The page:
One can understand this state of suspension [of clarity] with St. John Henry Newman’s “state of suspension of the Magisterium” [in his analysis of the Arian episcopacy of the fourth century], or one may simply speak of anarchy. The fact is that in the present deliberately-created gray zone, far more than in other periods of modern church history, what is called for is pastors who can take responsible action, once they see that they will be disappointed in their desire for reliable and active guidance from elsewhere. The article by MessaInLatino linked at the beginning draws attention to an interesting detail in this regard: While the Roman parish church of Santissima Trinità dei Pellegrini of the Priestly Fraternity of St. Peter was able to celebrate the Paschal Triduum in the usual manner this year, the church of Sts. Celso and Giuliano—located only a few hundred meters away and cared for by the Institute of Christ the King Sovereign Priest—remained closed, in accordance with the order of the Roman Vicar General.

Of course, there may be good reasons why the Institute has not appealed directly to the Pope in the same way that the Priestly Fraternity of St. Peter has done. There are undoubtedly also reasons for not simply ignoring the Vicar General’s decree even when many legal experts consider it to be unlawful and thus non-binding. The question is whether they are good reasons in each case. This remains to be investigated and, in individual cases, it may also be fraternally disputed. Would the Vicar General of Rome or elsewhere set the Sbirri [police] in a march formation to haul off the recalcitrant to Rocca di San Leo? Would the pontiff himself attempt to hurl at them an excommunication—which, after all, would have lost all legitimacy through decades of non-application to heretics of all varieties?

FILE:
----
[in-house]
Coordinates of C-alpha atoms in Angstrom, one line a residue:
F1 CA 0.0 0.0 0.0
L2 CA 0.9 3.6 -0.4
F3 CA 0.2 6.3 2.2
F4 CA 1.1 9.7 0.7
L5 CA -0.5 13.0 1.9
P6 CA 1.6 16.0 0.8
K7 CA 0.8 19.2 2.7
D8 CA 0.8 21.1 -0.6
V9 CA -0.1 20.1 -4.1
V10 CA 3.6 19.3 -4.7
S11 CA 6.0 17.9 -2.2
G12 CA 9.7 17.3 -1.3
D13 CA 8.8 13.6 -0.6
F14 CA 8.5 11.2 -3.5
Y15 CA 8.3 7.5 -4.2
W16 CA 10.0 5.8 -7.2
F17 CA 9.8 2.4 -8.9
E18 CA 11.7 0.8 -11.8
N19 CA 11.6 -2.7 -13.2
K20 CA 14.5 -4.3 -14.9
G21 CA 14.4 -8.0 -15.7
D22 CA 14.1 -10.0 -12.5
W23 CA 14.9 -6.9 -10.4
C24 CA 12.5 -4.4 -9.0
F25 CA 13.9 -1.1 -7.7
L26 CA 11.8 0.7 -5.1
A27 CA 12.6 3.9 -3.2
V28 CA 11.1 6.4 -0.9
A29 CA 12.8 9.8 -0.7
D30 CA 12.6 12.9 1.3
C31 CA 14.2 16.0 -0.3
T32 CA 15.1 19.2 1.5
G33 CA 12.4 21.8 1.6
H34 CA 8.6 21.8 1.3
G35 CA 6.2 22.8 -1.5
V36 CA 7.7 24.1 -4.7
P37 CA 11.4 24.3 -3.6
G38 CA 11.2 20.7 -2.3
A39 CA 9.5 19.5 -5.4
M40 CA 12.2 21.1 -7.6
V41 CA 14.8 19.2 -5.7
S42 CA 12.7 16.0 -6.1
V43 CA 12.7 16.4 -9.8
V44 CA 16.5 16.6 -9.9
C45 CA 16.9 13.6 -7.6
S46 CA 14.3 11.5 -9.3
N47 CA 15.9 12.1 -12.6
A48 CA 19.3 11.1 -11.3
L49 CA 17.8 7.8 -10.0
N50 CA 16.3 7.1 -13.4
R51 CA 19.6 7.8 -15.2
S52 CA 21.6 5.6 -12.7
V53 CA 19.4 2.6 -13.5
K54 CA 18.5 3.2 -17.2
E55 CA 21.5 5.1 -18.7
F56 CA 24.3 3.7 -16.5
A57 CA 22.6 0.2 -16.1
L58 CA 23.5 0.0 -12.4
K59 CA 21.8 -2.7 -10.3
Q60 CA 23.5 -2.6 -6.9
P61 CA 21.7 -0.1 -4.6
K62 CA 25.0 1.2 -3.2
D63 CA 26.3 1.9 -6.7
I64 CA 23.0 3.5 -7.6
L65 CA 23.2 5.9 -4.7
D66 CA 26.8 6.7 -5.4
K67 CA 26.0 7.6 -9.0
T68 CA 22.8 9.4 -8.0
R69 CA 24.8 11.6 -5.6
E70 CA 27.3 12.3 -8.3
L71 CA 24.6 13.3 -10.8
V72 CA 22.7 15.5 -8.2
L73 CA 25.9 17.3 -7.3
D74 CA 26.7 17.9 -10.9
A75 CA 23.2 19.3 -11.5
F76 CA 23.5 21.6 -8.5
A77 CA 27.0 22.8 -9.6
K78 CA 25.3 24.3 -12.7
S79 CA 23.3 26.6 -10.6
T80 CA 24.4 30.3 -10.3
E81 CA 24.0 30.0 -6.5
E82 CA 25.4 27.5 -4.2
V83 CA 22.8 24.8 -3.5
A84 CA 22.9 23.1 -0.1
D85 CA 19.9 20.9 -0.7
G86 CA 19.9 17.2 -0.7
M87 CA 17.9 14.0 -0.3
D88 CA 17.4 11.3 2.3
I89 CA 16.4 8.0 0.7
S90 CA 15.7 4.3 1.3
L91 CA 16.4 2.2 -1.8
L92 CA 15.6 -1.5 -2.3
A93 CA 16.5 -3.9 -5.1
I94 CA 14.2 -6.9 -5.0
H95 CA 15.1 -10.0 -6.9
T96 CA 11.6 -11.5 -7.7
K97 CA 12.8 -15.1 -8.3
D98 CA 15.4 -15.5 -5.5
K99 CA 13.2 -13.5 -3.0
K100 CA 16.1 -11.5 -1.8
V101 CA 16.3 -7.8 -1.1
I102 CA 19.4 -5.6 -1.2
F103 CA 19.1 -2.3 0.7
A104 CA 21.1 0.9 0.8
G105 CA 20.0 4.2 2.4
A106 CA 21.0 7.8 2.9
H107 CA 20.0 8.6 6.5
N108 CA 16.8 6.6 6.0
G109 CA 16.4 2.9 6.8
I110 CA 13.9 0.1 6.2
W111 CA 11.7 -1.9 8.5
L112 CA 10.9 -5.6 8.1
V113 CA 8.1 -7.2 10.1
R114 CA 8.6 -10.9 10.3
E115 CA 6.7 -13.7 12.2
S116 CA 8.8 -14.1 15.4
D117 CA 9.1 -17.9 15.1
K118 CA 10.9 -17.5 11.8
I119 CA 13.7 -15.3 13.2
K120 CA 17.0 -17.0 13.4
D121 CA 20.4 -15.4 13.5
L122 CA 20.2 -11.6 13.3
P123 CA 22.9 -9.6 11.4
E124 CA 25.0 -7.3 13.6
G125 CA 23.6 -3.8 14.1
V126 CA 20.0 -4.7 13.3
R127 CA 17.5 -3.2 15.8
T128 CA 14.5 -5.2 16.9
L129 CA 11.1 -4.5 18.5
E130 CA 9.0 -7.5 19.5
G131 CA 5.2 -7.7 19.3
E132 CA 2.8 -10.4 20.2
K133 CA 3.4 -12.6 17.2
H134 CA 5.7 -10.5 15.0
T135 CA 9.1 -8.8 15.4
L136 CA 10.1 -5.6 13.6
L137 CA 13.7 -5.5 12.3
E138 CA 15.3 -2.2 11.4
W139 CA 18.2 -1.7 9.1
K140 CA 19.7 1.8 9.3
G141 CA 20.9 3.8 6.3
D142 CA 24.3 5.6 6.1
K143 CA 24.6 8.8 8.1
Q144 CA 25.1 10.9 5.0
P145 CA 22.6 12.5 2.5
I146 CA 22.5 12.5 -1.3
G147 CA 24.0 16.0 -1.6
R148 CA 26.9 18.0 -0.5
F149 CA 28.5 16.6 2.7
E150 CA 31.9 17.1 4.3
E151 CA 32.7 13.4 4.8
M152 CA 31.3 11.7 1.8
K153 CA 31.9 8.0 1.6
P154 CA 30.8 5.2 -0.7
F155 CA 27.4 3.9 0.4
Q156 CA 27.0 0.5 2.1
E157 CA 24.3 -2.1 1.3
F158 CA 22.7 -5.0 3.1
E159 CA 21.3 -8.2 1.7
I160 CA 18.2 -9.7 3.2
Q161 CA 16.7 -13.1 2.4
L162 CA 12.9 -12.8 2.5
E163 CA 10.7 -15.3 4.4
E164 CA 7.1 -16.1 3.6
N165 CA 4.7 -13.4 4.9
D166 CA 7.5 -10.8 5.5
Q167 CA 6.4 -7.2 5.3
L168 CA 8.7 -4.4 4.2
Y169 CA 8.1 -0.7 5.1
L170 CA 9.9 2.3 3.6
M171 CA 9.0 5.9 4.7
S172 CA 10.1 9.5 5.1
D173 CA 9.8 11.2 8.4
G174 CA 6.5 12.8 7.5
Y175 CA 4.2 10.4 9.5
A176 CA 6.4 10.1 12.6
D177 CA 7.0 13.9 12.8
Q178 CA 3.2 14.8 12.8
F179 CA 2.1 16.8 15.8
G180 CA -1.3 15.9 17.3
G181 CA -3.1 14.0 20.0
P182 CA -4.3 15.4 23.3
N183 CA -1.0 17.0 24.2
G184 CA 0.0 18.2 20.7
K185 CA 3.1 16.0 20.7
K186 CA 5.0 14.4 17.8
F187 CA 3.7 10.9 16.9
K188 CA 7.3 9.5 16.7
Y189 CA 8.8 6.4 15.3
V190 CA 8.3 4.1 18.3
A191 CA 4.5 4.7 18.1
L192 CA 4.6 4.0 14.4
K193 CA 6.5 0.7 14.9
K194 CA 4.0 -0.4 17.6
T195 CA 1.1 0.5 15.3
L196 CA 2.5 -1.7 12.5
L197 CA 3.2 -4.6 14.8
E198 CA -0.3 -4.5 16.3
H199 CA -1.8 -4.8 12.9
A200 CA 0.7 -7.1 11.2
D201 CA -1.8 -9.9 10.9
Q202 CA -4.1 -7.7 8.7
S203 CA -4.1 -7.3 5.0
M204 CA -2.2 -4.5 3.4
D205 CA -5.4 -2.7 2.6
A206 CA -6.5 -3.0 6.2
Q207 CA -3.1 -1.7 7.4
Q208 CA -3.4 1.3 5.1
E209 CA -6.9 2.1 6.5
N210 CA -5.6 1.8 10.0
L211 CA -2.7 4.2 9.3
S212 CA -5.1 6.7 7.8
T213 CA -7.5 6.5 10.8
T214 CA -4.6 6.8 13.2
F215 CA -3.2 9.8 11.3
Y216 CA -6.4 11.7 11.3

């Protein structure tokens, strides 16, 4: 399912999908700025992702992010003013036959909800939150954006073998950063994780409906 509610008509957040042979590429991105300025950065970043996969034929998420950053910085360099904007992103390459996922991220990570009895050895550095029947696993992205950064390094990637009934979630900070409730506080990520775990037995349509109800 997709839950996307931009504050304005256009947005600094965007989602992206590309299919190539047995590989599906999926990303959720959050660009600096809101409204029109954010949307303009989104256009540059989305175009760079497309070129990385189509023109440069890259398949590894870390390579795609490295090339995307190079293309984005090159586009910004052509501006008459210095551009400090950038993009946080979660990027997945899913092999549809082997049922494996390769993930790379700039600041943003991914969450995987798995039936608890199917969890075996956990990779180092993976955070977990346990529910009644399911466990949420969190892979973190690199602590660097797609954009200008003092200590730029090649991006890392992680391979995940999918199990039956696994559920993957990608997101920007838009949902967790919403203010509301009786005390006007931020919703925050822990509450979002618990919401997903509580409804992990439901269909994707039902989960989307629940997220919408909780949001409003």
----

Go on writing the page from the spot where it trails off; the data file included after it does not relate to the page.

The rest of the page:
If there is anything to be learned from the development of the last decades—and this is especially true for Francis’s pontificate—it is this: Whoever pursues his plans without asking for approval for a long time will prevail in the medium term, even if his actions violate applicable law and the millennial tradition of the Church. The teaching and pastoral office in general appears to have lapsed into paralysis. The Synodal Way of the German Catholics, which is heading for its (provisional) end, offers the most recent and most drastic example: of course, “Rome” will shrink from confirming, even in form, a schism that has long since been internally completed; of course, it will assist in the establishment of a gray zone now of continental proportions, in which the heresies of an entire millennium are elevated to the status of valid doctrine.

But even if the teaching and pastoral office may make dispensations, no one can grant a dispensation from doctrine. And doctrine has been handed down clearly enough that it can be faithfully followed even for a period during which the supreme shepherds fail in their duty. For the defenders of the tradition, therefore, it can only be a question of the concrete balance of power “on the ground” and of expediency whether they too make use of the gray area opened up by the present Church regime, or choose to submit to the dictates of a modernism usurping a de facto teaching authority. What the preferences of an erratically ruling pope may be, or what intentions one suspects behind his actions, has little meaning here. What counts first is what is possible “on the ground.”

The scope for this action must be explored and expanded. Bishop Meier’s willingness [in Germany] to ordain deacons for the Priestly Fraternity of St. Peter, and the fact that Cardinal Müller has ordained deacons for the particularly staunch Community of the Good Shepherd, are signs that there is indeed room for maneuver, without recklessly causing a schism.

Michael Charlier
May 10, 2022